GE Club at 1020 Sweeney, just off Broadway opened for the 2005–06 League Bowling recently. Bowling usually starts earlier than October but this year, area bowlers were in for a pleasant surprise. The old landmark bowling facility has undergone a makeover. The walls that used to have a depression-year dinge had been cleaned and painted. New curtains hung from the sidewalls and new carpet covered the floor. The ceiling tiles were all replaced, and new lighting brightened the entire area.
In the kitchen, it was out with the old grease fryers and grille, and in with the new pizza ovens for pizza. The ball returns had been cleaned and the old AMF pinsetters were in the process of being re-furbished.
Brent Cleveland, the proprietor said, “I found a guy in Ohio that still supplies parts for the AMF pinsetters and we are in the process of getting all lanes operational.” In the past, parts had been pirated off some pinsetters to repair others.
There used to be two banners hanging from the ceiling proclaiming the names of the only two people to roll 300 games at the GE Club. They were Eric Kloffenstien and Greg Wiley but those too have been removed and there is a clean wall waiting for someone to roll a new three hundred game.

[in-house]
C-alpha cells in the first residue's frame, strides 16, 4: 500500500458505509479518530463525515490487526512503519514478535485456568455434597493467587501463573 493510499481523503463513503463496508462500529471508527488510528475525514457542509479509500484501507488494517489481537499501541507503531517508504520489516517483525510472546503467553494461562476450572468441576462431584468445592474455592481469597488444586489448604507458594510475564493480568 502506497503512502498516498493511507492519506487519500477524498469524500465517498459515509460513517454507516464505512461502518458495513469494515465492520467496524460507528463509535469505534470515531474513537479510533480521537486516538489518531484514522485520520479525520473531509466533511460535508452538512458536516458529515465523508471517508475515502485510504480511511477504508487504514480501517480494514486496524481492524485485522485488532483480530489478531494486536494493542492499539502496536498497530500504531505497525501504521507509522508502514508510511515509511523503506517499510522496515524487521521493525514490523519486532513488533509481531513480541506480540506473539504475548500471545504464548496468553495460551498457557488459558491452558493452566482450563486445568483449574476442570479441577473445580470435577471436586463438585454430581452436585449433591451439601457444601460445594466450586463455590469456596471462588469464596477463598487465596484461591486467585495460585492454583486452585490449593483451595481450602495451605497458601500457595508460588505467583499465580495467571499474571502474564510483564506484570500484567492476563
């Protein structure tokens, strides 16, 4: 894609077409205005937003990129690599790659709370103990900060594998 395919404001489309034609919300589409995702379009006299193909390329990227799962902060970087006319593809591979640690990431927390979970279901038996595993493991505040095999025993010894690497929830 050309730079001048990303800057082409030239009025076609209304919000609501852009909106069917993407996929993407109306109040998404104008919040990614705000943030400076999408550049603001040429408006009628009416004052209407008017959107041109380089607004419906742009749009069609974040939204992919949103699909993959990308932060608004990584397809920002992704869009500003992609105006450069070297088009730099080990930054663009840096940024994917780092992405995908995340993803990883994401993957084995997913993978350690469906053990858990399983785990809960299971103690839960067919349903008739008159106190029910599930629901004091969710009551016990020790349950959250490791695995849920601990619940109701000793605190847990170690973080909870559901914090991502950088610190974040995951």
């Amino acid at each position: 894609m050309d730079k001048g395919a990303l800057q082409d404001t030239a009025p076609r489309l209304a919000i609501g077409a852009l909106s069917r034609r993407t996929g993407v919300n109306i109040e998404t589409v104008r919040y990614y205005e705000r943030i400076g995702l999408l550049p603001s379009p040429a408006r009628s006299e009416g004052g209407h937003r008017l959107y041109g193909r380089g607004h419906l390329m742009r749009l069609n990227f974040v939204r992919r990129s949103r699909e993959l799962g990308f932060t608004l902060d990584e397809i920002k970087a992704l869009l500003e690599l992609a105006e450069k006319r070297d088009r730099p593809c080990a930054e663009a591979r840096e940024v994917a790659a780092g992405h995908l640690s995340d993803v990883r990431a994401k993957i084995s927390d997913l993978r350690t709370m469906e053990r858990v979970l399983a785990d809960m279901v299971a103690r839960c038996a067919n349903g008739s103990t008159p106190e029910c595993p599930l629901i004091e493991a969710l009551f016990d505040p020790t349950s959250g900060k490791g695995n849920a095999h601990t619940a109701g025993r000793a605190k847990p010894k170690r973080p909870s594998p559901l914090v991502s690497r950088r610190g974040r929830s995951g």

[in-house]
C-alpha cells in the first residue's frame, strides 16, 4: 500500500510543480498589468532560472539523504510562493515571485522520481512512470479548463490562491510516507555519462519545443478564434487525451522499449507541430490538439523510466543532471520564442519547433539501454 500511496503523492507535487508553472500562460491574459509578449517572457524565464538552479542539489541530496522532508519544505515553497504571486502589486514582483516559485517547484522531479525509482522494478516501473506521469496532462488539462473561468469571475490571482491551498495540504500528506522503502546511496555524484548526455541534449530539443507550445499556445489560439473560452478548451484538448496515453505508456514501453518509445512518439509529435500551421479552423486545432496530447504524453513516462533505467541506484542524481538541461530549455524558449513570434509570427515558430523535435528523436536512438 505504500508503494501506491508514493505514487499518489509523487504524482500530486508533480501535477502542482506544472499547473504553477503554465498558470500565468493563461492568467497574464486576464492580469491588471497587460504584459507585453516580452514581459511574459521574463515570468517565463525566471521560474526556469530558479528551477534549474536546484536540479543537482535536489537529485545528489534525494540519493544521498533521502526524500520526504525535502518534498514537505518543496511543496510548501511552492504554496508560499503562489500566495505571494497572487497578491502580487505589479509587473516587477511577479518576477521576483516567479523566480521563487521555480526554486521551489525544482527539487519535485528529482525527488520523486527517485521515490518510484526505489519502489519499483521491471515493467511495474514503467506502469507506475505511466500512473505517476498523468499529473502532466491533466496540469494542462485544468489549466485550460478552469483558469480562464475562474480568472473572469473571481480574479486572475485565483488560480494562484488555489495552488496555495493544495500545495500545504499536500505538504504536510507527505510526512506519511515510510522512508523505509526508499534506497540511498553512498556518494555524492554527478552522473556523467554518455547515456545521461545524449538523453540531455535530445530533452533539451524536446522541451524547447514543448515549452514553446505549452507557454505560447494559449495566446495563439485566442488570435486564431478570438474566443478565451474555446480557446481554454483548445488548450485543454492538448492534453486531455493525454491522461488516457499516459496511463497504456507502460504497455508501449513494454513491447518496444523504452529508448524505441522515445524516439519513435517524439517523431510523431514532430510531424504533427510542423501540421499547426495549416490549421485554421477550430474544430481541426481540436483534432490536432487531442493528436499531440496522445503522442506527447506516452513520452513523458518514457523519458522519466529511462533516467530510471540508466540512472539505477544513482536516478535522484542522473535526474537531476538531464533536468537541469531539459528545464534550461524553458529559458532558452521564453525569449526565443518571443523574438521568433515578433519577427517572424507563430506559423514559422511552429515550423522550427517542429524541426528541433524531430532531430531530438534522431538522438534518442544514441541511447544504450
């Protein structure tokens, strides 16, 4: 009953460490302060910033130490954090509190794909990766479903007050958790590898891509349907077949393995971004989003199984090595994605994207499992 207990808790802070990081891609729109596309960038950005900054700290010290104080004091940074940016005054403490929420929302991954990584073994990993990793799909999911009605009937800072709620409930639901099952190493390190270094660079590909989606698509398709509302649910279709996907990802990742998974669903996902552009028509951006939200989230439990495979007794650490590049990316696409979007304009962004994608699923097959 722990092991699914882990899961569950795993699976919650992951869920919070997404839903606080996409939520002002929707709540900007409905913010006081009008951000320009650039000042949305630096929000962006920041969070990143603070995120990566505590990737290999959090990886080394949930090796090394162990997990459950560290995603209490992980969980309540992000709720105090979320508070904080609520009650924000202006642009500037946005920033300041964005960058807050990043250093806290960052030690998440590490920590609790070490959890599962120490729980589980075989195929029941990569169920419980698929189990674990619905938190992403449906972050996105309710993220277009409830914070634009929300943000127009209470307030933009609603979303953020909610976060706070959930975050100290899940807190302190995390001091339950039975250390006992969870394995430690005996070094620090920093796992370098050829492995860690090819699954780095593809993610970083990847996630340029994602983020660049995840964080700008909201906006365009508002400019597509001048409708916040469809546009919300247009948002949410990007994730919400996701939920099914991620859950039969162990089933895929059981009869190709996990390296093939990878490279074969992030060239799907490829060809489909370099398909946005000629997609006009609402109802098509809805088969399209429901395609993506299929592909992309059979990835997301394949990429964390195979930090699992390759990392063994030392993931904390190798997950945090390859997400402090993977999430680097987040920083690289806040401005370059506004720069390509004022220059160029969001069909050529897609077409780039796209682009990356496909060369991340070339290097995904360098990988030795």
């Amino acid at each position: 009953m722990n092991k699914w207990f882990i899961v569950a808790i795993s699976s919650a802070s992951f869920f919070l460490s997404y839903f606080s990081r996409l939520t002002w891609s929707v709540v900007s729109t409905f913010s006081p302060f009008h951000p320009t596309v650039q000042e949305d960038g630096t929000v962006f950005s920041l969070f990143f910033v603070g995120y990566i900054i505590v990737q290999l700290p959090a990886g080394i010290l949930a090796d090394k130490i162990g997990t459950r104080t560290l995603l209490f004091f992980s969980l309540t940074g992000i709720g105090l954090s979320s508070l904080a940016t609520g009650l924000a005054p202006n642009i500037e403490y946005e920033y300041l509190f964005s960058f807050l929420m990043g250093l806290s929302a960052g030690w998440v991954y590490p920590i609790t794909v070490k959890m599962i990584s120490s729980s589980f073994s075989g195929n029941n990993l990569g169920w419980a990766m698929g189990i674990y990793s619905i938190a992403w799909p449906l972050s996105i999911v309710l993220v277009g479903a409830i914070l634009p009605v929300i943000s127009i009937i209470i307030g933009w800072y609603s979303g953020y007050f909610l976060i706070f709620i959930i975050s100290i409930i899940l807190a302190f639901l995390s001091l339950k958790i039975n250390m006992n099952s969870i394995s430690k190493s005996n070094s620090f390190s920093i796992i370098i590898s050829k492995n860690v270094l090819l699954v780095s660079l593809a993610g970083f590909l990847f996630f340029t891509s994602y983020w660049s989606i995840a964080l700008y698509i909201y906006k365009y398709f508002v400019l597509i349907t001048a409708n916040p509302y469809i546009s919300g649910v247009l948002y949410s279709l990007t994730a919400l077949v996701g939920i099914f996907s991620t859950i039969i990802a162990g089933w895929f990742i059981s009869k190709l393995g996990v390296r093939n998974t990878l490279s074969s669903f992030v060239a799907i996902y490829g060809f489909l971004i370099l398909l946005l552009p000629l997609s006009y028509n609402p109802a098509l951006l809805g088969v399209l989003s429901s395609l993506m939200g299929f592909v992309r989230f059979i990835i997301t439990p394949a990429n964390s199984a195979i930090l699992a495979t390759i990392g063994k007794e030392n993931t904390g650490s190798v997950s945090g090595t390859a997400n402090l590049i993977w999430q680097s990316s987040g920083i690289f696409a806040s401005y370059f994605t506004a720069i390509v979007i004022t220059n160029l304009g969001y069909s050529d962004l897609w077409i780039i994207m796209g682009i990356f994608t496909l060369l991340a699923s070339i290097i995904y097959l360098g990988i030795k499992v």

The GE Club was dedicated in 1927. In the early days it provided entertainment for the GE workers and their families. Back then, the lanes were filled to capacity. But in more recent years the alleys had fallen into disrepair. The GE Company had diversified into other markets and the local buildings on Broadway had been neglected as GE plied new venues in different parts of the United States and other countries.
The 2005-2006 bowling season brought a new attitude. General Manager, James R. Rogers toured the old bowling facility and decided to utilize the GE maintenance personal to clean up the 12-lane establishment. After the walls, ceilings and floors had been revamped, the maintenance department refurbished the scoring tables, and added a big screen TV.
Back in ’27 when the bowling alley was new, a person would often have only one job throughout their career. Now, with an ever more dynamic workplace, a worker may change jobs four or five times. The old bowling alley gives a semblance of stability in an otherwise chaotic society.
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